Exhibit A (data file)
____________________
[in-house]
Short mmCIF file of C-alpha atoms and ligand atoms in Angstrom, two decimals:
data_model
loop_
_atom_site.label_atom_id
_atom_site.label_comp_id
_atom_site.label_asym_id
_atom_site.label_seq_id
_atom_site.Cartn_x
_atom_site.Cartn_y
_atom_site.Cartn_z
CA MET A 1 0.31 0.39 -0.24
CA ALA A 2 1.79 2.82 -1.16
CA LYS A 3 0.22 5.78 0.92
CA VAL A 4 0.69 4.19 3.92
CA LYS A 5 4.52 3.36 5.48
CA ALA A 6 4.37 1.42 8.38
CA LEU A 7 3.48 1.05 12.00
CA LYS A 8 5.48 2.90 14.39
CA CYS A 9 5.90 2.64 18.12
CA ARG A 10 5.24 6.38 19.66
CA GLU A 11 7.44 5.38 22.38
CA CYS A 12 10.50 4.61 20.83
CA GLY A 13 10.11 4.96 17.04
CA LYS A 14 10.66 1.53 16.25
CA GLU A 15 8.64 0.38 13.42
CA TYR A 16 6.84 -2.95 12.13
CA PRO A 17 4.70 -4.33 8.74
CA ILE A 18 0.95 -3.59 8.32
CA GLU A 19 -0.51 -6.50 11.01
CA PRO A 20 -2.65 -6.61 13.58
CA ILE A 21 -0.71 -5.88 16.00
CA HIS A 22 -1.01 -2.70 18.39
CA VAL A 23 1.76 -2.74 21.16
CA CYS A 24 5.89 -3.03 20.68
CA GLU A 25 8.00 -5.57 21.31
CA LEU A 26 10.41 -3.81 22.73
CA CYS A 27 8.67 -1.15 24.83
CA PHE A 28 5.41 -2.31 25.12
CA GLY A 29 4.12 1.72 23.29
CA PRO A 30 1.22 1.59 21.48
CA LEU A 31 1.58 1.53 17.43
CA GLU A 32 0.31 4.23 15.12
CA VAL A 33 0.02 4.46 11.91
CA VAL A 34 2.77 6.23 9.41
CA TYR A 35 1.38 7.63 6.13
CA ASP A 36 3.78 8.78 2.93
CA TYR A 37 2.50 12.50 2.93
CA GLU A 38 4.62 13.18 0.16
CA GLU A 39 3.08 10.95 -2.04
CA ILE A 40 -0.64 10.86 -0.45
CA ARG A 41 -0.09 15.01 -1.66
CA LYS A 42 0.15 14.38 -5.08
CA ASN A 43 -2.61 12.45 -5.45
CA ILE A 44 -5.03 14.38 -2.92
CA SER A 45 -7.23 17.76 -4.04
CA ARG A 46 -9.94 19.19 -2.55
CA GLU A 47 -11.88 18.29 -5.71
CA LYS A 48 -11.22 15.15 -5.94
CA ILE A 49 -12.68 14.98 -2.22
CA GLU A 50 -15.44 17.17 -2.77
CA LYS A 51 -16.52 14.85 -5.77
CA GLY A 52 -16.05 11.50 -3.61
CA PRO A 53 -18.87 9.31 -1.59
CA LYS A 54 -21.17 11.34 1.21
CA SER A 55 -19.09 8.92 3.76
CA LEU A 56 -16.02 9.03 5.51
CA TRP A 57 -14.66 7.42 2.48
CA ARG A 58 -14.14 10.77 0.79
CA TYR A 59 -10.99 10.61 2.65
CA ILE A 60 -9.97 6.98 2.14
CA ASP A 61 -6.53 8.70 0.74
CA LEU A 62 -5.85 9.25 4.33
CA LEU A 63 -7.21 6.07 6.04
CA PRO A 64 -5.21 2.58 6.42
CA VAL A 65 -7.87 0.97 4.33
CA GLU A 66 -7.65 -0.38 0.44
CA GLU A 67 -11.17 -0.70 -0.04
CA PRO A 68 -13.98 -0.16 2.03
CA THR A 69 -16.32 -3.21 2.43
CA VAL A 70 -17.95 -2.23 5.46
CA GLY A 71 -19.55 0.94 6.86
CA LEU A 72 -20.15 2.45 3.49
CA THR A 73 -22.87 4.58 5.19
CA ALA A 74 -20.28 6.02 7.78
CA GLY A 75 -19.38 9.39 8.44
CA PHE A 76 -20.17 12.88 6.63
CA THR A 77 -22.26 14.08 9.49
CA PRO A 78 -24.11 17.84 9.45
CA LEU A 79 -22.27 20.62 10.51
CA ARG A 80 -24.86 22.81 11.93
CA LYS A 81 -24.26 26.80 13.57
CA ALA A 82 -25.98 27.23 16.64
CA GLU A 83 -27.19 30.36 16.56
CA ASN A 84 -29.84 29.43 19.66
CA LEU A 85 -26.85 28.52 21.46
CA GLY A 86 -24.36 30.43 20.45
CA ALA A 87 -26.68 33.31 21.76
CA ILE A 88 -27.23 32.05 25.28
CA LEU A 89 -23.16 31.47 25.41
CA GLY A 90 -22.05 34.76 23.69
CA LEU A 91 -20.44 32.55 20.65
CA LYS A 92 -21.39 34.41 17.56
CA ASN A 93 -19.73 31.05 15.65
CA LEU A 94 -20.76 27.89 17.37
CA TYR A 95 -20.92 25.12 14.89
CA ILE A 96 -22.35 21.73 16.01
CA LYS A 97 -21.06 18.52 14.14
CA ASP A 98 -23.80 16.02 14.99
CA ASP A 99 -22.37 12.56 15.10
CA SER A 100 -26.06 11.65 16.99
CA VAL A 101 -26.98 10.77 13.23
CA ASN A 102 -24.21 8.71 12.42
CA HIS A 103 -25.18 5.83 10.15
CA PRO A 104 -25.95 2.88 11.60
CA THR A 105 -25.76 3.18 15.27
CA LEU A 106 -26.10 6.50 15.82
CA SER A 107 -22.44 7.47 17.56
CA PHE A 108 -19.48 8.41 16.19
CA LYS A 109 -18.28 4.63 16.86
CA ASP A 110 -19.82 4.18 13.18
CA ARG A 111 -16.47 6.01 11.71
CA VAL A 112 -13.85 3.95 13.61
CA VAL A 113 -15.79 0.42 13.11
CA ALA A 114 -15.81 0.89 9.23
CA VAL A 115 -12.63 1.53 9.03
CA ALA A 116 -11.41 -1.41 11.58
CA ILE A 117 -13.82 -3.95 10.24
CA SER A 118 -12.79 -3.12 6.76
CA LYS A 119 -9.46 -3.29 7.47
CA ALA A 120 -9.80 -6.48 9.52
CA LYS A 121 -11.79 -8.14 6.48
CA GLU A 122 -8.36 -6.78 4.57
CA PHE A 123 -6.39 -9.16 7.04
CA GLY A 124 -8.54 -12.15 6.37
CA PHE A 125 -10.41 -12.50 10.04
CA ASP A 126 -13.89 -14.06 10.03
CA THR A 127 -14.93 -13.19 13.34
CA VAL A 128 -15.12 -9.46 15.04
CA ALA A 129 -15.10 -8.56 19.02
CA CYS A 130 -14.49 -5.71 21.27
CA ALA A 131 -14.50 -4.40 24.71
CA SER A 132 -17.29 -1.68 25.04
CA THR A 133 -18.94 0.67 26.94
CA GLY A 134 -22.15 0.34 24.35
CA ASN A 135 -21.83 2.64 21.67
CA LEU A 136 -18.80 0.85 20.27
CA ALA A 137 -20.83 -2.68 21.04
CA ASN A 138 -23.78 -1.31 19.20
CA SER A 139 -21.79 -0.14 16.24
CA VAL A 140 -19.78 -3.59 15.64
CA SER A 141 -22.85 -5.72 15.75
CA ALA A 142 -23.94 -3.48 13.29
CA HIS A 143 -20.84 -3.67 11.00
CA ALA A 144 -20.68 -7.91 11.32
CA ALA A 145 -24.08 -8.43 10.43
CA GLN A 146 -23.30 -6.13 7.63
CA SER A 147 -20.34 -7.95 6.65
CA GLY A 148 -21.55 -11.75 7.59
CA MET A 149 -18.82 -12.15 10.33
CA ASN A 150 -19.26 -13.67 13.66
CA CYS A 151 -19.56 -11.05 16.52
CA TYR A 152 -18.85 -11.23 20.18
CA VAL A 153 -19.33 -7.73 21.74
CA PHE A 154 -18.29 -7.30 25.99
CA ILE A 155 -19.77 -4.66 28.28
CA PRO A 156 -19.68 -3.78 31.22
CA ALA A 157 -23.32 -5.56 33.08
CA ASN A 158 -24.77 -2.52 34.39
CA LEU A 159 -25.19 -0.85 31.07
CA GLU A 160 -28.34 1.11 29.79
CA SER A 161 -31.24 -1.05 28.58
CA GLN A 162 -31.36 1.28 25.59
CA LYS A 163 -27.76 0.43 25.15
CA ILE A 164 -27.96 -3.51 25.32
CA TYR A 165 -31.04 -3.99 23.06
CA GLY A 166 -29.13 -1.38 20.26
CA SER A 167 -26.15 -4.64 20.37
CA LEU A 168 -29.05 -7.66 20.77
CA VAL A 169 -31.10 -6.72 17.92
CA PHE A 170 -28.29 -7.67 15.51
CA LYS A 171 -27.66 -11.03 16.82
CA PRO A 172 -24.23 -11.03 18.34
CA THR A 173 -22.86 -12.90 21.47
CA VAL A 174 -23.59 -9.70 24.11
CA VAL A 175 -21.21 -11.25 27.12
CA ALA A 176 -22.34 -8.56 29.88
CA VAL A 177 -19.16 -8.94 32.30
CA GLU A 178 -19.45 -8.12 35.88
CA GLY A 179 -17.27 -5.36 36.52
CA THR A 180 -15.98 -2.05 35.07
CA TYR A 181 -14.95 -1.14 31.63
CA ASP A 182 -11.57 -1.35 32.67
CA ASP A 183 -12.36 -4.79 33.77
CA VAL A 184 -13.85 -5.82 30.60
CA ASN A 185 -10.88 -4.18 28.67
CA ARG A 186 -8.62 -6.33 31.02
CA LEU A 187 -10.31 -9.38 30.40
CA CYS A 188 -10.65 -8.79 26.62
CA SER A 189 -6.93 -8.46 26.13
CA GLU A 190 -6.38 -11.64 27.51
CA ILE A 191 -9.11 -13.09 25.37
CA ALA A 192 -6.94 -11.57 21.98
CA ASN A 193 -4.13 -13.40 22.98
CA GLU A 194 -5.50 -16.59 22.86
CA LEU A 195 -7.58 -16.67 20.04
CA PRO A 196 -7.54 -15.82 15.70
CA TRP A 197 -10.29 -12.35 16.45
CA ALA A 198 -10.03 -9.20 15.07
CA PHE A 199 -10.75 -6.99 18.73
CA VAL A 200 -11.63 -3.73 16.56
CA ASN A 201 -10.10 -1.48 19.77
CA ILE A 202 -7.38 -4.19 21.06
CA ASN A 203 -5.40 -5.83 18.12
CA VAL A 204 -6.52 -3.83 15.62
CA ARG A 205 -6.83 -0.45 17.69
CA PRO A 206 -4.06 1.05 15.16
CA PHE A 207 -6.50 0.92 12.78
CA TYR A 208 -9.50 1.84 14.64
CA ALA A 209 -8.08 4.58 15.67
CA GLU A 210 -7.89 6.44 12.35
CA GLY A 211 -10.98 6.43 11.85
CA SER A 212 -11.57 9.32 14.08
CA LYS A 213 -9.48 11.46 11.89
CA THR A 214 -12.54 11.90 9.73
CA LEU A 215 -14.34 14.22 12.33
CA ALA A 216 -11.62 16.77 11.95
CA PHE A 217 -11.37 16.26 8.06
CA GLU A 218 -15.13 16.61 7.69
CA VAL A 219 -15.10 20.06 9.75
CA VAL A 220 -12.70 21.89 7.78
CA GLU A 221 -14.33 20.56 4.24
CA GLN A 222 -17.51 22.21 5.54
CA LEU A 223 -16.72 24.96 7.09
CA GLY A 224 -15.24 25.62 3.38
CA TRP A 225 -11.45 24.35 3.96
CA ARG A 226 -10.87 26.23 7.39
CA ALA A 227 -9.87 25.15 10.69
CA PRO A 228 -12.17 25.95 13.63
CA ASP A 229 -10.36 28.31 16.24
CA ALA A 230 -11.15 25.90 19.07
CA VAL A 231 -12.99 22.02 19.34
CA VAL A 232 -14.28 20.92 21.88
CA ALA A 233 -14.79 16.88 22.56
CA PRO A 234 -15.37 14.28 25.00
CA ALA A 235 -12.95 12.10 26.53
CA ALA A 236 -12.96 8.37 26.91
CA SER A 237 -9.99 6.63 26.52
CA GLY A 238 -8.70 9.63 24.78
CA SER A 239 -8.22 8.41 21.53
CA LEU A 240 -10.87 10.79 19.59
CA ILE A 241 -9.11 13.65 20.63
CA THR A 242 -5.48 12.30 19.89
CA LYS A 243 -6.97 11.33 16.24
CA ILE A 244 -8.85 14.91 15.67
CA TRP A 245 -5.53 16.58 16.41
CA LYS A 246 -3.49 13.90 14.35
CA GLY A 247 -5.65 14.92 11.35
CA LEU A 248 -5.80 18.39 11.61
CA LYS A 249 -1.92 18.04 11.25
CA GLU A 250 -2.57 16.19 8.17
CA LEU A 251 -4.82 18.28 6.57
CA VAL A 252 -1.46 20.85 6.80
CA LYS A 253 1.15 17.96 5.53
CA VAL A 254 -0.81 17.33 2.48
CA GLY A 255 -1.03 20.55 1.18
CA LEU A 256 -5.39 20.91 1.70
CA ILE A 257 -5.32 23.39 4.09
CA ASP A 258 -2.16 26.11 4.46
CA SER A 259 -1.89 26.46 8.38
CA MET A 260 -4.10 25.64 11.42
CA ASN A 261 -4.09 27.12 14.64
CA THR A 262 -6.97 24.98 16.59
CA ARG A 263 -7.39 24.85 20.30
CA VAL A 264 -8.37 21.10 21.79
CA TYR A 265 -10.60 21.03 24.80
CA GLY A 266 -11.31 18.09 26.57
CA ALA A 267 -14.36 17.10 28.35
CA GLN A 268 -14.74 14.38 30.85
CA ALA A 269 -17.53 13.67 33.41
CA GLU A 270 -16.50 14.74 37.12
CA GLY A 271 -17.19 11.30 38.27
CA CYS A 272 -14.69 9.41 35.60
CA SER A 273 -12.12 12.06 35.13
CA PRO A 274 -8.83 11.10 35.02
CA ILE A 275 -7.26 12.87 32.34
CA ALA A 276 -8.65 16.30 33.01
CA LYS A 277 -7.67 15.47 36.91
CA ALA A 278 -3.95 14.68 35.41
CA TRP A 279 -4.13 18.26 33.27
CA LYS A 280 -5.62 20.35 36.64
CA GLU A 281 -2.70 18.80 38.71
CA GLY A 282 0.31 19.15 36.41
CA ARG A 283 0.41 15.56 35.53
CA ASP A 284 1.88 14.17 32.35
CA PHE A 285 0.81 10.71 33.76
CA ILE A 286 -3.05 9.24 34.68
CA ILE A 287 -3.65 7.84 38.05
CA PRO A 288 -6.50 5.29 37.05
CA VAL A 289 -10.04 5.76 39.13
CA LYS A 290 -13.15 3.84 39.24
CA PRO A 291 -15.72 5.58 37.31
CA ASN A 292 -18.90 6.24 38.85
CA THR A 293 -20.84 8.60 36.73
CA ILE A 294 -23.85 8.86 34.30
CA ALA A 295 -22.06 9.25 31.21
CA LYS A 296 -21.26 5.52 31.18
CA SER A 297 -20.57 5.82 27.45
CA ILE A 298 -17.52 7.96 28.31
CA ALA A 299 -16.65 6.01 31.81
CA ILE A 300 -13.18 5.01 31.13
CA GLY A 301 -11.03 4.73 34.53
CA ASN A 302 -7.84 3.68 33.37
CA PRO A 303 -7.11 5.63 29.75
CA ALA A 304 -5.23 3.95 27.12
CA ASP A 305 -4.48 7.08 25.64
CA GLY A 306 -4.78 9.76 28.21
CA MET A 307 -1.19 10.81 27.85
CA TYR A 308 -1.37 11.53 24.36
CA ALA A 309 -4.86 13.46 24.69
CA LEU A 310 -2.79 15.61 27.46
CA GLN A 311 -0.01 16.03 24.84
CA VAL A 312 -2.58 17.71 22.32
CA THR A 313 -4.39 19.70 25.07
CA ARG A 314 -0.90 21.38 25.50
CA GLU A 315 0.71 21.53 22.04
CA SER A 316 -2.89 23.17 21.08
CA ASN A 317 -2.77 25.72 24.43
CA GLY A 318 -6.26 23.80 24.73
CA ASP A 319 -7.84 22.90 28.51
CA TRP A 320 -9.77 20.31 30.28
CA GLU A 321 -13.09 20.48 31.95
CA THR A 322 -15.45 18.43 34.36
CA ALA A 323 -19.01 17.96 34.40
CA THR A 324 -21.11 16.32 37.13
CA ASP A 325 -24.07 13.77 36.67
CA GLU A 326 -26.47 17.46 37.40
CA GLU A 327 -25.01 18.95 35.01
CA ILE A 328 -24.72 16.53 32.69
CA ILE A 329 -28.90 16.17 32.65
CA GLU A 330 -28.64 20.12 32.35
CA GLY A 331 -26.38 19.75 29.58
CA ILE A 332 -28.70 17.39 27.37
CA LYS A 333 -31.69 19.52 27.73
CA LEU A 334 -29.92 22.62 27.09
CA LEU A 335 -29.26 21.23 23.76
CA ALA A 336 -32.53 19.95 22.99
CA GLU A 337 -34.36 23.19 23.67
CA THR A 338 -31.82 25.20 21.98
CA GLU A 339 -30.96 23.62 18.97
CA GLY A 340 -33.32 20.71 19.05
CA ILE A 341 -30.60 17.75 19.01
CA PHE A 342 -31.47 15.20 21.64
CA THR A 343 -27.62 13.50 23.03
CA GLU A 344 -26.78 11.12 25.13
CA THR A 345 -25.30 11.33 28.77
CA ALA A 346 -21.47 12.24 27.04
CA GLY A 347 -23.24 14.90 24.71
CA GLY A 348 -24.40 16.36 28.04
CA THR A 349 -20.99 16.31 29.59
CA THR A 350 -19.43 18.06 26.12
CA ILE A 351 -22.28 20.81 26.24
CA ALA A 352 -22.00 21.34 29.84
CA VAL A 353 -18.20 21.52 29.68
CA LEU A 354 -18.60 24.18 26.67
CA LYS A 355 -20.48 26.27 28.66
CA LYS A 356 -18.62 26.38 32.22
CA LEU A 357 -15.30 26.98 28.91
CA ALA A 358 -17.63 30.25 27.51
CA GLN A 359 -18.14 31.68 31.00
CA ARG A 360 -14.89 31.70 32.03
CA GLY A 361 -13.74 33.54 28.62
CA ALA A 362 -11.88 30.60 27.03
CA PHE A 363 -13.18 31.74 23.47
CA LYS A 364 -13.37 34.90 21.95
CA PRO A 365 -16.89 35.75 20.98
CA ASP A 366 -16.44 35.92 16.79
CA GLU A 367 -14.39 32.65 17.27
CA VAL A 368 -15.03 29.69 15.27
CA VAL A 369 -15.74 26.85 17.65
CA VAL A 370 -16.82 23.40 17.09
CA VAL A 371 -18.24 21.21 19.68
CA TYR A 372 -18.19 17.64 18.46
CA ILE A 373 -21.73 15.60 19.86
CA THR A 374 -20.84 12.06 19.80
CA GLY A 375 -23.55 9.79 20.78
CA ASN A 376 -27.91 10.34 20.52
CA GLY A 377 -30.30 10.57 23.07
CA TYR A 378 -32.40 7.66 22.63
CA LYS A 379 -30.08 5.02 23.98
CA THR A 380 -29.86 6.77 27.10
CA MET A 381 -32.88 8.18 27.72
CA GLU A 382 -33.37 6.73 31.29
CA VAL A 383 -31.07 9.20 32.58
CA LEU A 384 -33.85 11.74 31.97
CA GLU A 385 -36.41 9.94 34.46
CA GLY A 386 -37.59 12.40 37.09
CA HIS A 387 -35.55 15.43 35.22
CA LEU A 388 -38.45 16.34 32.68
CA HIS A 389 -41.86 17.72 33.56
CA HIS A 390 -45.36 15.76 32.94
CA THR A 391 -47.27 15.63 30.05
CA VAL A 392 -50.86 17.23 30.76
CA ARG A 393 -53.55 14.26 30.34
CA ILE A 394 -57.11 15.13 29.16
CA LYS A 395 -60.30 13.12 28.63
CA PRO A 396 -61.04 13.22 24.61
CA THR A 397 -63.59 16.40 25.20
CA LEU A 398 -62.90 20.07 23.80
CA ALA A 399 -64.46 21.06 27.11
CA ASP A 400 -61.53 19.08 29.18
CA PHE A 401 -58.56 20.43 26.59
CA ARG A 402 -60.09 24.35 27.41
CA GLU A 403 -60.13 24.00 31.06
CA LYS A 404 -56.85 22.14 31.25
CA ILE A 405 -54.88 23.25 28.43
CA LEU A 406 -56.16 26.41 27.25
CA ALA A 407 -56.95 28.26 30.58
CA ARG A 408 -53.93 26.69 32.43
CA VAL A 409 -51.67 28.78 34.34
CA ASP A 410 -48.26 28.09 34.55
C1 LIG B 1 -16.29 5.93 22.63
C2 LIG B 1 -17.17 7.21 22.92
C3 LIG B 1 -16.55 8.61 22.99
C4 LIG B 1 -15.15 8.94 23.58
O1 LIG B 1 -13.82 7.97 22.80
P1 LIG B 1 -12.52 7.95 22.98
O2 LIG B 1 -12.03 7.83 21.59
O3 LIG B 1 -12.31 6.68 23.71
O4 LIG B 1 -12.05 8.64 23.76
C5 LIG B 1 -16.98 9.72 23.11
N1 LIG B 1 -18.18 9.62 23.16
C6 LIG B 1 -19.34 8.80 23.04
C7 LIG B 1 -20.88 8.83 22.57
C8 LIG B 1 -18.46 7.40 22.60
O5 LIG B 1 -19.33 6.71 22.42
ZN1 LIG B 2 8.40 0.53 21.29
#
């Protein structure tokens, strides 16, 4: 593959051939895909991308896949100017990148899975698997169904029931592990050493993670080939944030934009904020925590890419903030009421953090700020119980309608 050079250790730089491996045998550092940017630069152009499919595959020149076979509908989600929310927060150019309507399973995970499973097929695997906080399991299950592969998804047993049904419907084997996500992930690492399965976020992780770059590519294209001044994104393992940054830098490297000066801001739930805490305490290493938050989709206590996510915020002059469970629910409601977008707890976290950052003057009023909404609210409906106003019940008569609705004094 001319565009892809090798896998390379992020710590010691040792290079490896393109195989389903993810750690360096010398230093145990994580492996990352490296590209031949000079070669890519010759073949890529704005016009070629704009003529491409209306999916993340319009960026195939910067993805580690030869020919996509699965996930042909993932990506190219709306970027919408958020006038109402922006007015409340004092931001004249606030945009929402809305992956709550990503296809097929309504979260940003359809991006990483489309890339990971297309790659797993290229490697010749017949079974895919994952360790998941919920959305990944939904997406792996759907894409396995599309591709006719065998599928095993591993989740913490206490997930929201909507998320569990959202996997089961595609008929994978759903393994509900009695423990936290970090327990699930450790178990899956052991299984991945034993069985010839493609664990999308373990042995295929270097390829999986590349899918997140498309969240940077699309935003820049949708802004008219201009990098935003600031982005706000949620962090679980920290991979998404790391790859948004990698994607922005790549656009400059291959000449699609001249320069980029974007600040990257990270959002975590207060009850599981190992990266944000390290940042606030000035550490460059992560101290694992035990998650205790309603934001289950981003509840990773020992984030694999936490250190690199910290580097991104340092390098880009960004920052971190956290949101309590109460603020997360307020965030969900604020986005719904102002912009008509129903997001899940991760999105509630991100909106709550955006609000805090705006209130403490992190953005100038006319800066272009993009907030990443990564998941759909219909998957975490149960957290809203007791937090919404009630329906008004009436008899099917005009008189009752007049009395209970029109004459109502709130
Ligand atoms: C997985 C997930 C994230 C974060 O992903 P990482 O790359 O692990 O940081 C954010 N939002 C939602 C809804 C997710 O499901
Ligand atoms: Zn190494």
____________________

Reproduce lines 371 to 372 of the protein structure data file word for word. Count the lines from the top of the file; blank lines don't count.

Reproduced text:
CA ARG A 360 -14.89 31.70 32.03
CA GLY A 361 -13.74 33.54 28.62